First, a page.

VCI™ Directory: Issuer Types
SMART Health Cards provide an open standard-based framework for generating, presenting, and verifying clinical information. By design, anyone can generate, present, and verify a SMART Health Card, allowing flexible deployments that meet new use cases in a dynamic, open world. Flexibility is a benefit but can also cause implementation challenges if every participant in the ecosystem makes different choices about which SMART Health Cards to consider trustworthy. To alleviate these challenges, trust frameworks are a critical part of the SMART Health Cards ecosystem, establishing consistent choices about which SMART Health Cards should be considered reliable in which circumstances. Resources like the VCI Directory and the CommonTrust Network establish this kind of consistency by assembling and openly publishing a list of organizations issuing SMART Health Cards that will be reliably accepted by verifiers in diverse use cases including return-to-school, return-to-work, and international travel.
Because this model of sharing verifiable clinical information is new, and because clinical record-keeping can be fragmented and complex, we have chosen to build up our directory of trusted issuers thoughtfully and carefully. We have started with the most direct and familiar sources of clinical information: pharmacies offering vaccines, labs performing tests, clinicians providing care, insurers settling bills, and public health departments keeping communities safe. We'll use the term "clinical and government" to refer to these organizations with a longstanding responsibility for maintaining individual clinical records.
Clinical and government organizations are the only issuers we include in our directory today. We’ve started with clinical and government issuers because it’s easy for verifiers to understand who these issuers are, how they work, and how clinical information can be traced back to a point of origin or audited if need be. At the same time, many other health and technology organizations play an important role in the ecosystem. We’ll use the term “networks and platforms” to refer to a diverse set of participants who provide technology to facilitate the flow of clinical information. These entities include data networks, data aggregators, and other health IT vendors.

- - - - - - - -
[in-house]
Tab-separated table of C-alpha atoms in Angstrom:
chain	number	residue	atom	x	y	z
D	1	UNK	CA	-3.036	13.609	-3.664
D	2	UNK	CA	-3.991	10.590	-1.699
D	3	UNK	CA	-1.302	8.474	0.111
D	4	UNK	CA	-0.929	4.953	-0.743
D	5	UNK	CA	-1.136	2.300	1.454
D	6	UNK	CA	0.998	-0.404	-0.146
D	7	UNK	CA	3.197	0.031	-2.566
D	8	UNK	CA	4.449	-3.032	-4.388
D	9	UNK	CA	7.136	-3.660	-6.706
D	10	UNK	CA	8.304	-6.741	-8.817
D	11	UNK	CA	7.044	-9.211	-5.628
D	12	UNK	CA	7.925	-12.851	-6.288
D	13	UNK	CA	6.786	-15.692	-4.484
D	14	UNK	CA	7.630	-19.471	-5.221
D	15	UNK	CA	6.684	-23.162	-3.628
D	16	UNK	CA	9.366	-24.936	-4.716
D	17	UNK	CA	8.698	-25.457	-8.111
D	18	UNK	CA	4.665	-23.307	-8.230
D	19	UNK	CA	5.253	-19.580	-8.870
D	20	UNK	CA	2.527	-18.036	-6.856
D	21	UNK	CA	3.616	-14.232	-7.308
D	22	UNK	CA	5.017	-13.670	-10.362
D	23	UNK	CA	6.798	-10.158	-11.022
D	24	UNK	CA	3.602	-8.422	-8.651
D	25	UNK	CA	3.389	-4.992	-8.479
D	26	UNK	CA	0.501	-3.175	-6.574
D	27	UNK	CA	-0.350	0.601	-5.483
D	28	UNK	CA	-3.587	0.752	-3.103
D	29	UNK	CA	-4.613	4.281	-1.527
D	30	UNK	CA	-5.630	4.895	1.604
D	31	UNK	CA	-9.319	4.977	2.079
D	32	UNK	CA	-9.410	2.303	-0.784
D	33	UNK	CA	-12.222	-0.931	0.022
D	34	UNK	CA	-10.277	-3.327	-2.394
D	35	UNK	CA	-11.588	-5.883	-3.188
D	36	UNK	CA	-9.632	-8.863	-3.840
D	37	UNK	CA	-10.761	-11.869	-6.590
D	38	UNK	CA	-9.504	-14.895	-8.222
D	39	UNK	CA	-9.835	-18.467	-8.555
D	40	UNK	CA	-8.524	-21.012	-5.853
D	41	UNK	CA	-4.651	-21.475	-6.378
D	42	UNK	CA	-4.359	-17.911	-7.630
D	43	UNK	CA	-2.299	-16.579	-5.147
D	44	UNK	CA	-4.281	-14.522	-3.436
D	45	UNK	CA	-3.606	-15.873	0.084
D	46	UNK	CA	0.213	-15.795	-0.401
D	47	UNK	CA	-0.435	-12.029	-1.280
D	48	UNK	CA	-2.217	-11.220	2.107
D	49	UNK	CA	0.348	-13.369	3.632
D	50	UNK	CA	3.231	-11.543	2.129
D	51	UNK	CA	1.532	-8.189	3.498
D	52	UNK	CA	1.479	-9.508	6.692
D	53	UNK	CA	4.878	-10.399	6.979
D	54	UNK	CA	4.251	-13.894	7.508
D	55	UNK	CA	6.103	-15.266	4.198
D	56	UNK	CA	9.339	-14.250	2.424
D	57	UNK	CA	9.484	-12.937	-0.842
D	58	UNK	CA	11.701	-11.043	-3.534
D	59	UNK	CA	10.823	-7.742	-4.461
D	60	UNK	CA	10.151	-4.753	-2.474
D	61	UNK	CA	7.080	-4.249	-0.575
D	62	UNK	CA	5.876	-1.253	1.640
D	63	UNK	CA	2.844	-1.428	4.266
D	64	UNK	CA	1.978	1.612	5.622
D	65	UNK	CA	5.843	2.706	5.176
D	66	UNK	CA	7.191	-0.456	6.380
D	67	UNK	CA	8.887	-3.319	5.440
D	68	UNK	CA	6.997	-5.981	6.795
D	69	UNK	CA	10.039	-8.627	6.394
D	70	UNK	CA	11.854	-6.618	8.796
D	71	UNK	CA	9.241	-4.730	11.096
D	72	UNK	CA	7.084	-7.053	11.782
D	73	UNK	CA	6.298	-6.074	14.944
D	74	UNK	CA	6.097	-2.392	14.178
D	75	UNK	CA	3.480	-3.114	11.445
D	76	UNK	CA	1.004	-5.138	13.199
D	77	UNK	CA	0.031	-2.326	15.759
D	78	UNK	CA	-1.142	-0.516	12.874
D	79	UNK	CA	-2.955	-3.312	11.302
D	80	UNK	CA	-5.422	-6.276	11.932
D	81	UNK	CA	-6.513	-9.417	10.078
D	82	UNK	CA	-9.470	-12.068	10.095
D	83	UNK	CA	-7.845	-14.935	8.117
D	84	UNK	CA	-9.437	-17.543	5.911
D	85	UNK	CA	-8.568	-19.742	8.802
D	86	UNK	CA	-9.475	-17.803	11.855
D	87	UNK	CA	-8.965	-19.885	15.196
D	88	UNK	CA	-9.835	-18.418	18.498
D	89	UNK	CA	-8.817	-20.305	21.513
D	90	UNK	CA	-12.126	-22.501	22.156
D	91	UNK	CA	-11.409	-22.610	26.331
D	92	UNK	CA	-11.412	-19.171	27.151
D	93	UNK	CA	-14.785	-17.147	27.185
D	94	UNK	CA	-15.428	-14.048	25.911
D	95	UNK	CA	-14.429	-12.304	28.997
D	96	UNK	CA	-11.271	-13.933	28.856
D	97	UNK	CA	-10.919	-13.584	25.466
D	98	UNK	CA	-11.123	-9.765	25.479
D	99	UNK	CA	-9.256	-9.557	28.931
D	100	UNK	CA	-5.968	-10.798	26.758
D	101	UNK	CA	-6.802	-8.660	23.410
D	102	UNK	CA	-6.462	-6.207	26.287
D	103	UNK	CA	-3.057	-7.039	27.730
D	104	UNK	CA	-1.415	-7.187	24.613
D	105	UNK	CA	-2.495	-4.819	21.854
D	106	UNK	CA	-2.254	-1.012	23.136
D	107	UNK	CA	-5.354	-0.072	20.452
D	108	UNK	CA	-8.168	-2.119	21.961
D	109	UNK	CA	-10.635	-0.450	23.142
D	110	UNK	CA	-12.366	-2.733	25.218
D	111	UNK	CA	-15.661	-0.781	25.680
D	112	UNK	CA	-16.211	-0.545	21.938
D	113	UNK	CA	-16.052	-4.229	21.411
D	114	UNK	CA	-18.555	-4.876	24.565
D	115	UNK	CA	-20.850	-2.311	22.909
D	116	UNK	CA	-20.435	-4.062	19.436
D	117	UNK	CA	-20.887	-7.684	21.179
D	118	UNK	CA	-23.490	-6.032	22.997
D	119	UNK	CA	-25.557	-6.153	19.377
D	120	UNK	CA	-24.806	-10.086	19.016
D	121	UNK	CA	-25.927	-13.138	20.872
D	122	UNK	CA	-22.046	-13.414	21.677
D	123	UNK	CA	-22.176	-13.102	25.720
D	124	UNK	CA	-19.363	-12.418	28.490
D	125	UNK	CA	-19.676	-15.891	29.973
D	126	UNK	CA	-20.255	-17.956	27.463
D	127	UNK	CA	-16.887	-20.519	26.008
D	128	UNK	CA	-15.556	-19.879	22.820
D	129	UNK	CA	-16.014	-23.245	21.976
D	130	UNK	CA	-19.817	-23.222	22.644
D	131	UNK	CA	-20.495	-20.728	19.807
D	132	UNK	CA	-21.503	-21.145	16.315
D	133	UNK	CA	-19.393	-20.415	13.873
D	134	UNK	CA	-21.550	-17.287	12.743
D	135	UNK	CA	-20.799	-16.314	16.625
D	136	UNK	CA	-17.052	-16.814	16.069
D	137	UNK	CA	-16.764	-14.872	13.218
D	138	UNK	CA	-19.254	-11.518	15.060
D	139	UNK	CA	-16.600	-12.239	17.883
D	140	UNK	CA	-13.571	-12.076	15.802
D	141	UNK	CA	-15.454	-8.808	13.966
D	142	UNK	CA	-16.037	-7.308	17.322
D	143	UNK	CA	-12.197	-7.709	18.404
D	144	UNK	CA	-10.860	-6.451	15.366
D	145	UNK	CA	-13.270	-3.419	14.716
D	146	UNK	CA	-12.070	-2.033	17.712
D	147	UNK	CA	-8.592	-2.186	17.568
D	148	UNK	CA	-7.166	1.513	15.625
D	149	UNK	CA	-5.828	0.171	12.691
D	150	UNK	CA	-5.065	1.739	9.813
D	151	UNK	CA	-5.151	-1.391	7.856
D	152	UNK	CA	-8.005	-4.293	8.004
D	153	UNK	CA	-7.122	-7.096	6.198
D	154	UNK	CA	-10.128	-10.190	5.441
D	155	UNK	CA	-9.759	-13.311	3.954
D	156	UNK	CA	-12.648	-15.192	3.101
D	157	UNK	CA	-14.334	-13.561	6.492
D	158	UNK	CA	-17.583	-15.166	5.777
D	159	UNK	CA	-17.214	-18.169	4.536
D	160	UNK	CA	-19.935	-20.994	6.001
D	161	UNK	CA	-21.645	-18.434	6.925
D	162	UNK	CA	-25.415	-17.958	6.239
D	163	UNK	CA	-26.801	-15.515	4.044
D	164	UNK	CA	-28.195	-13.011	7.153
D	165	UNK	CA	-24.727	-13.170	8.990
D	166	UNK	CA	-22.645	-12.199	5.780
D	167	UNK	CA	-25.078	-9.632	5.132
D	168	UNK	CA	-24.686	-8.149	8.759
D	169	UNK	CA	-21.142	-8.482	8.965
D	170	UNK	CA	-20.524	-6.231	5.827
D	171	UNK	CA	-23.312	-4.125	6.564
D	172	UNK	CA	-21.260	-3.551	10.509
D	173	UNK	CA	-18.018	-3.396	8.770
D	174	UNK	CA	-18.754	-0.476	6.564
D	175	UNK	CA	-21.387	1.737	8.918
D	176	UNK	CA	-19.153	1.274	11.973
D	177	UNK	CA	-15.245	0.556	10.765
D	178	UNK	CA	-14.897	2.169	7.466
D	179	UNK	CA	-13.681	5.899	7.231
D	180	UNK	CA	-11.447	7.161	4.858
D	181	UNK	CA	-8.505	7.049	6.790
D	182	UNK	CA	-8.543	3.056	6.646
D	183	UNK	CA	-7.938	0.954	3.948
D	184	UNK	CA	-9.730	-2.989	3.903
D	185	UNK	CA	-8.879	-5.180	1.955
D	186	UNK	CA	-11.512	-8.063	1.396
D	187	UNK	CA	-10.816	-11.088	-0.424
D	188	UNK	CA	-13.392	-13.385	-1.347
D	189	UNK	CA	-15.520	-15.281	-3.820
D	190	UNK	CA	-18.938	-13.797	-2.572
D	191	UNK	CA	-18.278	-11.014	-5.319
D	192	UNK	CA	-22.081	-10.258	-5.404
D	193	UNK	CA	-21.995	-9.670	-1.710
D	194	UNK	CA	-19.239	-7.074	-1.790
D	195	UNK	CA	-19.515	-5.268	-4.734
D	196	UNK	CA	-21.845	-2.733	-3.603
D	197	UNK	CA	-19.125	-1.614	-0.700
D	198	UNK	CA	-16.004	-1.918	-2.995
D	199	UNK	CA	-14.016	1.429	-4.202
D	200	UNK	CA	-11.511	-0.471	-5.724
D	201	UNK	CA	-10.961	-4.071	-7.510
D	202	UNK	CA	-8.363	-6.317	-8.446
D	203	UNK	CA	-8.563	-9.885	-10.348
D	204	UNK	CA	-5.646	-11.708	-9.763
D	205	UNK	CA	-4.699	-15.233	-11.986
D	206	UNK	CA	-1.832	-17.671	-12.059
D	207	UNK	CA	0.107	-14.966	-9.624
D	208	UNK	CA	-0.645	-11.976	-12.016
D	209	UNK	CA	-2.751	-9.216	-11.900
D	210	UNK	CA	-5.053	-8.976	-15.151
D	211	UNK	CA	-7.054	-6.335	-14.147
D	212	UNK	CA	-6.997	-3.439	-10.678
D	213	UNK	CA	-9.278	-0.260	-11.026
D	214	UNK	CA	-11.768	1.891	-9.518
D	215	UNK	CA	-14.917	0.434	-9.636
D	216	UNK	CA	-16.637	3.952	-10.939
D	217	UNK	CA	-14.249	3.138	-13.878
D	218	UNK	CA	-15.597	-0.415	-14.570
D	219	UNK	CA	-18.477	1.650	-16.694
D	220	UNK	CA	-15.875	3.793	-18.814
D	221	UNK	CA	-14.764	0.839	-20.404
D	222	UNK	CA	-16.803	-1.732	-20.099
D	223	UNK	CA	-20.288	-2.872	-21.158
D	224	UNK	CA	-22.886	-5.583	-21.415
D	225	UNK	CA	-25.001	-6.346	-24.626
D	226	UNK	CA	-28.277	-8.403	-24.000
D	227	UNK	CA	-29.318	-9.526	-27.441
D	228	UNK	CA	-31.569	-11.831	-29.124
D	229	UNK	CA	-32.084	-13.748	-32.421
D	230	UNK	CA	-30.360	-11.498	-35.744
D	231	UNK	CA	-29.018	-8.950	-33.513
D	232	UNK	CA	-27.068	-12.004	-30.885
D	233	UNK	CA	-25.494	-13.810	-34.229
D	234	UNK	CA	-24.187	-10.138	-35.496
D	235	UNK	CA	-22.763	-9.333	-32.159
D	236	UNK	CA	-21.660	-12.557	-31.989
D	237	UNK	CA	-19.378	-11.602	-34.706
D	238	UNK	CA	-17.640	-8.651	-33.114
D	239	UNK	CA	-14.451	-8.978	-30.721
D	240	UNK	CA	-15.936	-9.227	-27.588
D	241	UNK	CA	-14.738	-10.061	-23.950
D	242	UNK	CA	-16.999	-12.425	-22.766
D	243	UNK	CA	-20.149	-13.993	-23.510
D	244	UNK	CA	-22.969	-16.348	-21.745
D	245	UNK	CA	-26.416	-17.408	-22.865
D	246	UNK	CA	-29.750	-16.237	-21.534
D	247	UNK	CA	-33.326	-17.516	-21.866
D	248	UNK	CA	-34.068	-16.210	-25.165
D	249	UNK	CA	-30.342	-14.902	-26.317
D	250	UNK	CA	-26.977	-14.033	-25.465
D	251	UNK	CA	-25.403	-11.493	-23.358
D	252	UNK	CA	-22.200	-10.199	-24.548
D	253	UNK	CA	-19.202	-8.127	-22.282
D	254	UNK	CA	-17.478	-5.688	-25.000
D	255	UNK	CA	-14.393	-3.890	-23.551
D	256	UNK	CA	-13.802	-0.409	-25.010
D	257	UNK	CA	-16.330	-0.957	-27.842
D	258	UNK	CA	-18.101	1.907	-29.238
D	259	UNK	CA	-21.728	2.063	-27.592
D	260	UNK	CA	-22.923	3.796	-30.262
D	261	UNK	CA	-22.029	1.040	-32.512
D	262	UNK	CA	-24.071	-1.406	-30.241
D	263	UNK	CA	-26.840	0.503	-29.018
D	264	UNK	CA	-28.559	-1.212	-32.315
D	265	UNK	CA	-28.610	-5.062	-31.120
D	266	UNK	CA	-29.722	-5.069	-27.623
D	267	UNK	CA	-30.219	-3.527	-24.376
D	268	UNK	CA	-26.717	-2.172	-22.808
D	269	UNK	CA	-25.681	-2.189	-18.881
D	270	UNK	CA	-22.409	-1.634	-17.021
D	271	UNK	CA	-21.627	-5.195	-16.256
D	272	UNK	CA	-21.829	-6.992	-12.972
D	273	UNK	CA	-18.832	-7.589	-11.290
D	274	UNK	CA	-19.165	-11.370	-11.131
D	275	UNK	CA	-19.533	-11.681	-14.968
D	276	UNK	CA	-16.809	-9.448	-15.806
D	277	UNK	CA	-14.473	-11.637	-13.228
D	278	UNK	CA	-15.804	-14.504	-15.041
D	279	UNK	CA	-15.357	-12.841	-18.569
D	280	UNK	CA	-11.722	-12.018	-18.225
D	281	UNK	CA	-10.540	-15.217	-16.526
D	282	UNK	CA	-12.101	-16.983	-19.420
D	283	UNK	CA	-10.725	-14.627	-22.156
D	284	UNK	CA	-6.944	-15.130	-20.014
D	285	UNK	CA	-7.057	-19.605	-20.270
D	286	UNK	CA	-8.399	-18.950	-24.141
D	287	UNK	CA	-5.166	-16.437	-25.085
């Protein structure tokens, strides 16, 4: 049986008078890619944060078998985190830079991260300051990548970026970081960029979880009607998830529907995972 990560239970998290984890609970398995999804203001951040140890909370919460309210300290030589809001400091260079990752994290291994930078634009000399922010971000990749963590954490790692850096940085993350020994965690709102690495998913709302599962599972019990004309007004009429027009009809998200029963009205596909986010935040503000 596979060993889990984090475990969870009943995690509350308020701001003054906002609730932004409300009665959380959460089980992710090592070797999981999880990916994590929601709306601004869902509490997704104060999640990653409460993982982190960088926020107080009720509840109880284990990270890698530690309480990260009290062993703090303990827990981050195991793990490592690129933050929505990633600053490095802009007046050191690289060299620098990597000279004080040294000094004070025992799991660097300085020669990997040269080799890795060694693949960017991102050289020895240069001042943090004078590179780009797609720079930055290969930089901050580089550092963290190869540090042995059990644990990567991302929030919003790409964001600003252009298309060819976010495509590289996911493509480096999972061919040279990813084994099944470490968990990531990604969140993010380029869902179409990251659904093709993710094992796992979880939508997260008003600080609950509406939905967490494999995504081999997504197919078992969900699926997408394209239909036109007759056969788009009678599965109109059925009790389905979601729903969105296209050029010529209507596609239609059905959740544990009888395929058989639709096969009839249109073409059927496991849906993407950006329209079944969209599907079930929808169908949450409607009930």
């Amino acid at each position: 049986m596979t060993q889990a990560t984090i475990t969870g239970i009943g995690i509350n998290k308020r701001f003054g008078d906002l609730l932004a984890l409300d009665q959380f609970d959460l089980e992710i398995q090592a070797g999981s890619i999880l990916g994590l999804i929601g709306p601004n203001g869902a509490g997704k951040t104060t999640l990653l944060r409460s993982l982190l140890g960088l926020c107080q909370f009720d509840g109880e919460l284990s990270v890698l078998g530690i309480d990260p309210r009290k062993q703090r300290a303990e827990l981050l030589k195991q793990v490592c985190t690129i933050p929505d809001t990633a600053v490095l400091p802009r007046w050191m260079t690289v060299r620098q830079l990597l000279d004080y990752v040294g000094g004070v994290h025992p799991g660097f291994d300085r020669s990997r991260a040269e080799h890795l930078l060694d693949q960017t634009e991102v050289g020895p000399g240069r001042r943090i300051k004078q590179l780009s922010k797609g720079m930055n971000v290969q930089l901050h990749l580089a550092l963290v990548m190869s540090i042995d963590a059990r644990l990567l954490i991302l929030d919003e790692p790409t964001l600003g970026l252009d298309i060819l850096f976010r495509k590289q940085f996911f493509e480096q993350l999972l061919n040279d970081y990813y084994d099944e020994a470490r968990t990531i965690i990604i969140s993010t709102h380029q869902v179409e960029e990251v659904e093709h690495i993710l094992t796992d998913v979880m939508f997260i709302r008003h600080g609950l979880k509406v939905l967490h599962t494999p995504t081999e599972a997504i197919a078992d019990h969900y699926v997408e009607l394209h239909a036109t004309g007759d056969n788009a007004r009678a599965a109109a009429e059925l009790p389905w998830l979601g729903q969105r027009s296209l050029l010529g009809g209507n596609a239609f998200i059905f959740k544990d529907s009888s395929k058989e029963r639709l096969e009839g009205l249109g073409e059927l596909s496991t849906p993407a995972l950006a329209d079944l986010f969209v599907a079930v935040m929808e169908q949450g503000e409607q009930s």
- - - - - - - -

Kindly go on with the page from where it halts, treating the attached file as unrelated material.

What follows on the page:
Today, our directory maintains a bright line between the flow of information and the flow of trust. While networks and platforms support the flow of information, we anchor the flow of trust in the clinical and government issuers who bear responsibility for maintaining records. We are working with networks and platforms to find ways to increase availability of SMART Health Cards while defining the characteristics that would make networks and platforms trustworthy members of the directory. These topics are deep and complex, including aspects of data use agreements, provenance, interoperability, transparency of system design and policy, as well as legal obligations, responsibilities, and recourse in the event of mistakes. We are committed to devoting the time and careful attention this work requires.
In the meantime, we strongly encourage networks and platforms to participate in the SMART Health Cards ecosystem by enabling the clinical and government organizations they work with to issue SMART Health Cards for their constituents. The requirements to become listed in the VCI Directory are straightforward and have already been met by multiple networks and platforms on behalf of hundreds of issuers supporting hundreds of millions of individuals. Those requirements include:
- SMART Health Cards must be issued by a clinical or government organization.
- A unique issuer identifier ("iss") must be provided for each clinical or government organization represented, such that any SMART Health Card can be validated in the context of that issuer.
- SMART Health Cards must only include data that the issuer considers accurate.
We recognize that in some cases, networks and platforms may have the ability to aggregate data across borders and technical boundaries. For example, a data aggregator may be able to assemble information about immunization doses administered in different states or jurisdictions. Within the scope of our current directory, these aggregated records could still be combined into a single SMART Health Card if they can first be incorporated within a single issuer’s record set.
We strongly encourage any new issuer who wants to be listed in the VCI Directory and the CommonTrust Network to reach out to our team early and often. The best way to engage with our technical team is to join chat.fhir.org and subscribe to the "smart/health-cards” stream.